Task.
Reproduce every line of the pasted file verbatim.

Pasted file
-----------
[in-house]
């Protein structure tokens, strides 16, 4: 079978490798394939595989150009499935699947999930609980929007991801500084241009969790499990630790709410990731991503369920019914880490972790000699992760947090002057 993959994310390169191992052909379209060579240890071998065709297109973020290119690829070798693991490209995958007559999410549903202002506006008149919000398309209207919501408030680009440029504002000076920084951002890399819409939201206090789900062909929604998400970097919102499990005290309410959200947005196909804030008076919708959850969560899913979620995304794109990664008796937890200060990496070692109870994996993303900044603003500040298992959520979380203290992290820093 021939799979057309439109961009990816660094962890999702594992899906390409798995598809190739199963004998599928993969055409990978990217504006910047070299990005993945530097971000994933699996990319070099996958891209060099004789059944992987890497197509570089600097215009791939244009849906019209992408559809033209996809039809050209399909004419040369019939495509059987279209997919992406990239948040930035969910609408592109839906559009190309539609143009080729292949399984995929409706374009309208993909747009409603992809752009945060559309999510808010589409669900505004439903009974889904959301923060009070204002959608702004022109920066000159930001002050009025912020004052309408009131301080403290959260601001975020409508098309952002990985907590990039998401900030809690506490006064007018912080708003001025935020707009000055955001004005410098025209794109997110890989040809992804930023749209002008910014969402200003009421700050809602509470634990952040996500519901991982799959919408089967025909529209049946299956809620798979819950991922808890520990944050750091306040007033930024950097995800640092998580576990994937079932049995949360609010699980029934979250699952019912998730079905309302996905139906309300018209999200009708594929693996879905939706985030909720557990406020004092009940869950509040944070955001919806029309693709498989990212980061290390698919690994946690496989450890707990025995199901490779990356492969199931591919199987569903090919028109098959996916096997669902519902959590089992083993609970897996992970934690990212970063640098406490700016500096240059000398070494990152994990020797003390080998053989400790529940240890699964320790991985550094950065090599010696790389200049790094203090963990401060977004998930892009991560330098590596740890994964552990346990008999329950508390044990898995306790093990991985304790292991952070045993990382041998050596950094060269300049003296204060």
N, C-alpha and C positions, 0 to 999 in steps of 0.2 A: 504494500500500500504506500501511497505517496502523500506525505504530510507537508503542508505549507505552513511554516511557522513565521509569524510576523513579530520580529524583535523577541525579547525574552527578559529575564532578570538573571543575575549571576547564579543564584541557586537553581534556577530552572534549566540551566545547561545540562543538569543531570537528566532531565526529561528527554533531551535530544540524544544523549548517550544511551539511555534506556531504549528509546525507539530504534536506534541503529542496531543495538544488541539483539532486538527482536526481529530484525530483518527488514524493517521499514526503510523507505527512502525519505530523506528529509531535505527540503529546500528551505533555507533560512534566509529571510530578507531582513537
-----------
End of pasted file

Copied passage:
[in-house]
């Protein structure tokens, strides 16, 4: 079978490798394939595989150009499935699947999930609980929007991801500084241009969790499990630790709410990731991503369920019914880490972790000699992760947090002057 993959994310390169191992052909379209060579240890071998065709297109973020290119690829070798693991490209995958007559999410549903202002506006008149919000398309209207919501408030680009440029504002000076920084951002890399819409939201206090789900062909929604998400970097919102499990005290309410959200947005196909804030008076919708959850969560899913979620995304794109990664008796937890200060990496070692109870994996993303900044603003500040298992959520979380203290992290820093 021939799979057309439109961009990816660094962890999702594992899906390409798995598809190739199963004998599928993969055409990978990217504006910047070299990005993945530097971000994933699996990319070099996958891209060099004789059944992987890497197509570089600097215009791939244009849906019209992408559809033209996809039809050209399909004419040369019939495509059987279209997919992406990239948040930035969910609408592109839906559009190309539609143009080729292949399984995929409706374009309208993909747009409603992809752009945060559309999510808010589409669900505004439903009974889904959301923060009070204002959608702004022109920066000159930001002050009025912020004052309408009131301080403290959260601001975020409508098309952002990985907590990039998401900030809690506490006064007018912080708003001025935020707009000055955001004005410098025209794109997110890989040809992804930023749209002008910014969402200003009421700050809602509470634990952040996500519901991982799959919408089967025909529209049946299956809620798979819950991922808890520990944050750091306040007033930024950097995800640092998580576990994937079932049995949360609010699980029934979250699952019912998730079905309302996905139906309300018209999200009708594929693996879905939706985030909720557990406020004092009940869950509040944070955001919806029309693709498989990212980061290390698919690994946690496989450890707990025995199901490779990356492969199931591919199987569903090919028109098959996916096997669902519902959590089992083993609970897996992970934690990212970063640098406490700016500096240059000398070494990152994990020797003390080998053989400790529940240890699964320790991985550094950065090599010696790389200049790094203090963990401060977004998930892009991560330098590596740890994964552990346990008999329950508390044990898995306790093990991985304790292991952070045993990382041998050596950094060269300049003296204060």
N, C-alpha and C positions, 0 to 999 in steps of 0.2 A: 504494500500500500504506500501511497505517496502523500506525505504530510507537508503542508505549507505552513511554516511557522513565521509569524510576523513579530520580529524583535523577541525579547525574552527578559529575564532578570538573571543575575549571576547564579543564584541557586537553581534556577530552572534549566540551566545547561545540562543538569543531570537528566532531565526529561528527554533531551535530544540524544544523549548517550544511551539511555534506556531504549528509546525507539530504534536506534541503529542496531543495538544488541539483539532486538527482536526481529530484525530483518527488514524493517521499514526503510523507505527512502525519505530523506528529509531535505527540503529546500528551505533555507533560512534566509529571510530578507531582513537